Research conducted at the Beckman Institute advances knowledge of auditory perceptual simulation (APS) and how readers process language. The findings could lead to new teaching methods for struggling readers or second language learners.
Coming in many shapes, colors and sizes, strange mouth markings might aid in the survival of young birds, says ornithologist Mark Hauber, a professor of animal biology and Beckman faculty member.
Lynford Goddard, an associate professor of electrical and computer engineering and a Beckman faculty member, has been promoted by SPIE to the grade of Fellow for his technical accomplishments and his service to the society and to the general optics and photonics community.
Beckman Institute partners with Carle Foundation Hospital to offer new postdoctoral fellowship in heart and vascular research.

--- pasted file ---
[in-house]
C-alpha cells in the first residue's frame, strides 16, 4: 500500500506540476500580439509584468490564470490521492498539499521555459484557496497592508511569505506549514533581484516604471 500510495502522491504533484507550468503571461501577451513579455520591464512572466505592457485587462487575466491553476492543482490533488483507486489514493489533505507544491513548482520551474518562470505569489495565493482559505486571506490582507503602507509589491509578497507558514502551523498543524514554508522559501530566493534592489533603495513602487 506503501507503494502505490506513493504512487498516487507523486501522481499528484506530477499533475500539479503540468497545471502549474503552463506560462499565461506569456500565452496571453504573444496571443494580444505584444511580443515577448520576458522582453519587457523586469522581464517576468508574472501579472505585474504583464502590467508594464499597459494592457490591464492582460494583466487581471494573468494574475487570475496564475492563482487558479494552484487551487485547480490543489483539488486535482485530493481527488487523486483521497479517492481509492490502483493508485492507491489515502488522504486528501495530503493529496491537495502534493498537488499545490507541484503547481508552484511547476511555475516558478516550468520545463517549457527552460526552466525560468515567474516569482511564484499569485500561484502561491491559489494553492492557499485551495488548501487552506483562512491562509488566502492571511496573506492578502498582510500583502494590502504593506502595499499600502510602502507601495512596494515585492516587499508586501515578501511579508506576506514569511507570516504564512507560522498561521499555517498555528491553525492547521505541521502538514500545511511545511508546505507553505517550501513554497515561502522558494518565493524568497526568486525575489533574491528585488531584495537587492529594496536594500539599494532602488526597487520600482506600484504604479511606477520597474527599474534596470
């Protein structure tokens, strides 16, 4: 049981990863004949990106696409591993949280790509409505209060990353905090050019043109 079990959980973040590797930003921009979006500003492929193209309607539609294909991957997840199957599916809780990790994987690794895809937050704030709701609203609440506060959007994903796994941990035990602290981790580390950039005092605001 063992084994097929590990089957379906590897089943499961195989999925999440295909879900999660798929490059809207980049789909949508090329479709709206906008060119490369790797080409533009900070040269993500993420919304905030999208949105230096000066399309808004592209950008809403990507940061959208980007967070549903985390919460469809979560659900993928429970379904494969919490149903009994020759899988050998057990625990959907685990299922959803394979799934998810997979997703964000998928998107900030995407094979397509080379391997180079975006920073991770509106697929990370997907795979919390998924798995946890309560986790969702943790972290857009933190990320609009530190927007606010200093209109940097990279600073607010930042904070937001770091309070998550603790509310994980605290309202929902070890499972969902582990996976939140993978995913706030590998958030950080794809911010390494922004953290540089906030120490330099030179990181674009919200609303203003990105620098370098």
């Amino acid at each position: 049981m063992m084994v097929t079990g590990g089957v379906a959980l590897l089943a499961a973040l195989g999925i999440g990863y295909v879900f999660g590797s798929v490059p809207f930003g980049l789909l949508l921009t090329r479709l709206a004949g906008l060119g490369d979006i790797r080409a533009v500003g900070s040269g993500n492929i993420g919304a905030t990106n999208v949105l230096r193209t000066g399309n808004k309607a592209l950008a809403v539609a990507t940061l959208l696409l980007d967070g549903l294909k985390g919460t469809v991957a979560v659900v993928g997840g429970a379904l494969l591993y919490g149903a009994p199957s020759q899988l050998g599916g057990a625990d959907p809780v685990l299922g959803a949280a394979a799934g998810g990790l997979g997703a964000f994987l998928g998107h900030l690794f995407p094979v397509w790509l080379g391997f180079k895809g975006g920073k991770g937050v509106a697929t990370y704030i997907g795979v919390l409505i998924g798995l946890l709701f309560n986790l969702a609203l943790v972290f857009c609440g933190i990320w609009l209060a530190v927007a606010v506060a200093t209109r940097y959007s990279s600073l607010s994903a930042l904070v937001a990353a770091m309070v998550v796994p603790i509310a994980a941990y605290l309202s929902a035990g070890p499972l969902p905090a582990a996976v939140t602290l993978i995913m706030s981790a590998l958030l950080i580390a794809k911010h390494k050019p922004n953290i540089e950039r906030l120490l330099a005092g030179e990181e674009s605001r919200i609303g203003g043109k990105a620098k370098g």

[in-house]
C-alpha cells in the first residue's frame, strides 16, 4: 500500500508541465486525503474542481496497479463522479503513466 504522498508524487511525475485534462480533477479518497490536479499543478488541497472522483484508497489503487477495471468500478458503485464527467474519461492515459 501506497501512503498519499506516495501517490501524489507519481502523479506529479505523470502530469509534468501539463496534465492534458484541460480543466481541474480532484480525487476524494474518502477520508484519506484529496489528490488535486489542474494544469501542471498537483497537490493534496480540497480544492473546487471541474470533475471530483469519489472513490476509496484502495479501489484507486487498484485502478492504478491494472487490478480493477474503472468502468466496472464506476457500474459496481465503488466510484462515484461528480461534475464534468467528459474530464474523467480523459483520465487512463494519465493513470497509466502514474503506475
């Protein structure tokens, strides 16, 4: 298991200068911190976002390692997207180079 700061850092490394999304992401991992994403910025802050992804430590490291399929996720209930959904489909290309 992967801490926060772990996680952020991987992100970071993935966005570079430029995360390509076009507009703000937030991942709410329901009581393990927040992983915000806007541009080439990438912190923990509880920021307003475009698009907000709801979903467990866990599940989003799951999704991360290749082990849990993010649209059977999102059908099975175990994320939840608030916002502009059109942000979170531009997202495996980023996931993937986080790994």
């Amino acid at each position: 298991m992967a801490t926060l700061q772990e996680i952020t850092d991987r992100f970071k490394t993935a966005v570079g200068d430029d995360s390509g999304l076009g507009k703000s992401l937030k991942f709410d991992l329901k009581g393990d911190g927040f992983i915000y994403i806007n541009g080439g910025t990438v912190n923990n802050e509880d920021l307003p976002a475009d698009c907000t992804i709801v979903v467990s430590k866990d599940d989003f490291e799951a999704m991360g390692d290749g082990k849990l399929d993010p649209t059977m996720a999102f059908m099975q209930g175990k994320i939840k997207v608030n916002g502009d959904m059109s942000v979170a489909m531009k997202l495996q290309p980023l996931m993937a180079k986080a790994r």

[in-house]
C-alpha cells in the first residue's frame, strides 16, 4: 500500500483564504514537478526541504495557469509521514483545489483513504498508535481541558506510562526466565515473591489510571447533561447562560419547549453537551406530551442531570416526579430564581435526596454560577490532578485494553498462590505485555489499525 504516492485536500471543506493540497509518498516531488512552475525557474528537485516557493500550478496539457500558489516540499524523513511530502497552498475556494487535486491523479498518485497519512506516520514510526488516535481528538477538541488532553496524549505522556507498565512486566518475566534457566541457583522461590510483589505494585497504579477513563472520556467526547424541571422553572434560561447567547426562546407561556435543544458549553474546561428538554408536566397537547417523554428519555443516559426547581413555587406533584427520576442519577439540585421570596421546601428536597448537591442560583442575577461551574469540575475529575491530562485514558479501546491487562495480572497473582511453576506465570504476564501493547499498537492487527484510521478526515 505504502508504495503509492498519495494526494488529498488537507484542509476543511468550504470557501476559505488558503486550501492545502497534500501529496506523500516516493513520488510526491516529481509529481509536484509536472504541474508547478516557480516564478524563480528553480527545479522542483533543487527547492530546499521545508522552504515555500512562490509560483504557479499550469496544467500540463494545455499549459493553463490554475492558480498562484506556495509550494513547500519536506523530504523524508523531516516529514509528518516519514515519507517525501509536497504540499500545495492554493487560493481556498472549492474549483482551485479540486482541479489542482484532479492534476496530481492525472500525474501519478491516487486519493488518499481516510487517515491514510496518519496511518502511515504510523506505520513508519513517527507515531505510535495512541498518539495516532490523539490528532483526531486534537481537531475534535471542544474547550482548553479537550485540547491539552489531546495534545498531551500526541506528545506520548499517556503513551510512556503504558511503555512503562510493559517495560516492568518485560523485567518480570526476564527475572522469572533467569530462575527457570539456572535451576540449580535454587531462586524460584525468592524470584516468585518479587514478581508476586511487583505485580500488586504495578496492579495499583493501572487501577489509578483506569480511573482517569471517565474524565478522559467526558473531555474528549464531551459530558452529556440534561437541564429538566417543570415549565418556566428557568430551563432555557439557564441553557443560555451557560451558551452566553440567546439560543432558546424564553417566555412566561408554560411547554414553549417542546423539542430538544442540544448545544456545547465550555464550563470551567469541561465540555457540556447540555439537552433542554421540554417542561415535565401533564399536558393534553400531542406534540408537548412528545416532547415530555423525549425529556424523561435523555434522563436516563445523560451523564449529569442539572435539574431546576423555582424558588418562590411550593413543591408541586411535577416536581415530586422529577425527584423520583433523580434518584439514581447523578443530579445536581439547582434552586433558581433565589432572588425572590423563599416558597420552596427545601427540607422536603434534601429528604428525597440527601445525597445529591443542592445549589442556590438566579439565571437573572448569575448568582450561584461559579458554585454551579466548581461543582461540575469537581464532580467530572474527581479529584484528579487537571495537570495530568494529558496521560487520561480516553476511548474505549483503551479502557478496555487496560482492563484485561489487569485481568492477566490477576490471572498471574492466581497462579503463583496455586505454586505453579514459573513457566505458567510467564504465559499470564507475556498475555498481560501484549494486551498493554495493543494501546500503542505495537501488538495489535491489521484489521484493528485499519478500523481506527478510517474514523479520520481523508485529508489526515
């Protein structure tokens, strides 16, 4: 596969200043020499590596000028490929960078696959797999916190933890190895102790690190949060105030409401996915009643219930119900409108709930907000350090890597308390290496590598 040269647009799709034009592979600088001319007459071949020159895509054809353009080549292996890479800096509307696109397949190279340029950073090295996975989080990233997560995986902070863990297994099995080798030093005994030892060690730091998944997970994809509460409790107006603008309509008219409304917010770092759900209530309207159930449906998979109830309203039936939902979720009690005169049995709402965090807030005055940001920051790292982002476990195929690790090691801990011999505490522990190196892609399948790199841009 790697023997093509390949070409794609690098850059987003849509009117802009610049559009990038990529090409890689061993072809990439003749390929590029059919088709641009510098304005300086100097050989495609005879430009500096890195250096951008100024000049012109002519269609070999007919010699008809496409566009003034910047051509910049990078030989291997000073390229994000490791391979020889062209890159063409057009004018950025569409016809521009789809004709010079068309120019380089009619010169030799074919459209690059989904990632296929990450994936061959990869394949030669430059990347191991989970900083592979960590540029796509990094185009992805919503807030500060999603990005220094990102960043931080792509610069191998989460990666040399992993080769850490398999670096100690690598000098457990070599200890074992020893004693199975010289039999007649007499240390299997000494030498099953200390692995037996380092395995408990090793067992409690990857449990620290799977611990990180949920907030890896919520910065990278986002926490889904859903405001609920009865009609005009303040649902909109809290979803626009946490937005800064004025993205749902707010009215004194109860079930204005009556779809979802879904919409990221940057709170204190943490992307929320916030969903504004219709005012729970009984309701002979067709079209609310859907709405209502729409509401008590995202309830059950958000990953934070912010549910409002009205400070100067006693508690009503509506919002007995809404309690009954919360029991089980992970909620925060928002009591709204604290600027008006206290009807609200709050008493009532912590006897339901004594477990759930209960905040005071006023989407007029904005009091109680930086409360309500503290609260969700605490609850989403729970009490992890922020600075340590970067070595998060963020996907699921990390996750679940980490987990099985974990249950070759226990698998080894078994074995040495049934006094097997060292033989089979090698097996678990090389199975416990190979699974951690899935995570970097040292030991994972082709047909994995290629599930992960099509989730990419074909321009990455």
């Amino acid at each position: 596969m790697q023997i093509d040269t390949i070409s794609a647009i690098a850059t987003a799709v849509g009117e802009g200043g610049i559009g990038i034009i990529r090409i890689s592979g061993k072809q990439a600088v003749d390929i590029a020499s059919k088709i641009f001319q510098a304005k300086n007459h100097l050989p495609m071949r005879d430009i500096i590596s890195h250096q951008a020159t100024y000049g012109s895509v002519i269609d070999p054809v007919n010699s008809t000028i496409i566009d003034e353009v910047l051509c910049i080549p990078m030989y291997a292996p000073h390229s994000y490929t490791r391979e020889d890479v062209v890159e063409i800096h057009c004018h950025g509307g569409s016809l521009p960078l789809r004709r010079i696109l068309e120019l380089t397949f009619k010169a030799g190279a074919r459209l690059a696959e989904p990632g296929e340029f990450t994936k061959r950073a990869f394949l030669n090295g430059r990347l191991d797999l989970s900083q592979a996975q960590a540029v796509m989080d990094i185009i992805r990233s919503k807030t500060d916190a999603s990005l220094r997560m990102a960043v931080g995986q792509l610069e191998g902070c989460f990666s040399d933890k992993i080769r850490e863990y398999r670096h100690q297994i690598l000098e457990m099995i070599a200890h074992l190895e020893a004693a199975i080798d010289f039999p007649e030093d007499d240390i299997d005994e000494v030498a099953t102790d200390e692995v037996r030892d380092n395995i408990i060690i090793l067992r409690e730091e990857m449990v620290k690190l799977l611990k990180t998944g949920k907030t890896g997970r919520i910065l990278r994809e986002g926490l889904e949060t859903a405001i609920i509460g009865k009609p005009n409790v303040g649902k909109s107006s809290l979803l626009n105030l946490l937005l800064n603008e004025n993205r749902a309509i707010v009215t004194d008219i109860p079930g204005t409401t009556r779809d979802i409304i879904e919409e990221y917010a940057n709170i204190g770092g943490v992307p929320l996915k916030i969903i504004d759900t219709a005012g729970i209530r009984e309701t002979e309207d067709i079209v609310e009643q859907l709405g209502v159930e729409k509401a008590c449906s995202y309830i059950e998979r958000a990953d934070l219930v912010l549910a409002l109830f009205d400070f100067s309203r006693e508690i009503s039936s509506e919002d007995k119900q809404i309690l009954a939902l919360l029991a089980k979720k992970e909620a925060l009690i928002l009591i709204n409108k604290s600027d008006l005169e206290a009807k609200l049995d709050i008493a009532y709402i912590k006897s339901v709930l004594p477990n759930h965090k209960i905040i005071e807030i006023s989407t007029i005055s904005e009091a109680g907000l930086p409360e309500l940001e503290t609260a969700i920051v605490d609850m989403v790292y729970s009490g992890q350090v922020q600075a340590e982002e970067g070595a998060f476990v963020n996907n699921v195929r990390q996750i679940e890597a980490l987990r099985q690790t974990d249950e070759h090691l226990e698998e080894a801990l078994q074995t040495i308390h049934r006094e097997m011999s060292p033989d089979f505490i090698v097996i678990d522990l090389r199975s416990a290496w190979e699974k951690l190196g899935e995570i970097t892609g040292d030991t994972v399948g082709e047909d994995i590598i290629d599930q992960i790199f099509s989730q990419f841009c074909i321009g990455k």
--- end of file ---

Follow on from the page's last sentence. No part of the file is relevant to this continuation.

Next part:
Narayana Aluru still recalls his good fortune at stepping into the Beckman Institute to meet Karl Hess and Umberto Ravaioli, whose influence continues to inspire him 20 years later.
A new research paper shows songbird embryos can recognize their parents' songs while still in the egg, and develop their brains accordingly. The research, led by Mark Hauber, a professor of animal biology and member of Beckman's Cellular and Molecular Foundations of Intelligent Behavior Group, shows that unhatched birds can tell the difference between birdsong and silence. The paper, published in NeuroReport, even claims they can distinguish between the songs of their own and other species.
Stephen Boppart, a professor of electrical and computer engineering and of bioengineering, the director of the Center for Optical Molecular Imaging, and the head of the Biophotonics Imaging Laboratory at Illinois' Beckman Institute, has won the 2019 SPIE Biophotonics Techology Innovator Award. Boppart is fully committed to moving biophotonics technology from the bench to the bedside, and beyond. He encourages research faculty to drive the translation of their work into the commercial sphere—something he knows a lot about, having founded four biophotonic startup companies. SPIE is the international society for optics and photonics.